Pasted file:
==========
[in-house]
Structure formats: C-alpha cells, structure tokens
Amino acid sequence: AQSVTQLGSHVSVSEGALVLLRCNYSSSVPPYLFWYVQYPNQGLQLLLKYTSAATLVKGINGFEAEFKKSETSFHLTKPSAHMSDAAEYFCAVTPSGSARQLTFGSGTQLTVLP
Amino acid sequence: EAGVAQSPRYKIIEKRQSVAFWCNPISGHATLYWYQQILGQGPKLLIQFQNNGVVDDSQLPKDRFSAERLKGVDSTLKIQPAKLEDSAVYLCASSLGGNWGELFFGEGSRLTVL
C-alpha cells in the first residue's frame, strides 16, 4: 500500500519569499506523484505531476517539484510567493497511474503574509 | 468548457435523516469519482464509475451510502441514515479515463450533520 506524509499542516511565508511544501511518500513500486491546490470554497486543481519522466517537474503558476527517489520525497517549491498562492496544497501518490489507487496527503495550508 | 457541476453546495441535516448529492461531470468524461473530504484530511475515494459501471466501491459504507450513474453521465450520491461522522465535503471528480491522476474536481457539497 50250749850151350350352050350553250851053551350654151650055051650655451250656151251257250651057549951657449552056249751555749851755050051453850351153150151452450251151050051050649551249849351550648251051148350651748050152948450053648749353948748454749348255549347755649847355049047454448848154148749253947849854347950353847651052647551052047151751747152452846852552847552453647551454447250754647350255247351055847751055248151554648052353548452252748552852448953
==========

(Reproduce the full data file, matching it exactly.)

[in-house]
Structure formats: C-alpha cells, structure tokens
Amino acid sequence: AQSVTQLGSHVSVSEGALVLLRCNYSSSVPPYLFWYVQYPNQGLQLLLKYTSAATLVKGINGFEAEFKKSETSFHLTKPSAHMSDAAEYFCAVTPSGSARQLTFGSGTQLTVLP
Amino acid sequence: EAGVAQSPRYKIIEKRQSVAFWCNPISGHATLYWYQQILGQGPKLLIQFQNNGVVDDSQLPKDRFSAERLKGVDSTLKIQPAKLEDSAVYLCASSLGGNWGELFFGEGSRLTVL
C-alpha cells in the first residue's frame, strides 16, 4: 500500500519569499506523484505531476517539484510567493497511474503574509 | 468548457435523516469519482464509475451510502441514515479515463450533520 506524509499542516511565508511544501511518500513500486491546490470554497486543481519522466517537474503558476527517489520525497517549491498562492496544497501518490489507487496527503495550508 | 457541476453546495441535516448529492461531470468524461473530504484530511475515494459501471466501491459504507450513474453521465450520491461522522465535503471528480491522476474536481457539497 50250749850151350350352050350553250851053551350654151650055051650655451250656151251257250651057549951657449552056249751555749851755050051453850351153150151452450251151050051050649551249849351550648251051148350651748050152948450053648749353948748454749348255549347755649847355049047454448848154148749253947849854347950353847651052647551052047151751747152452846852552847552453647551454447250754647350255247351055847751055248151554648052353548452252748552852448953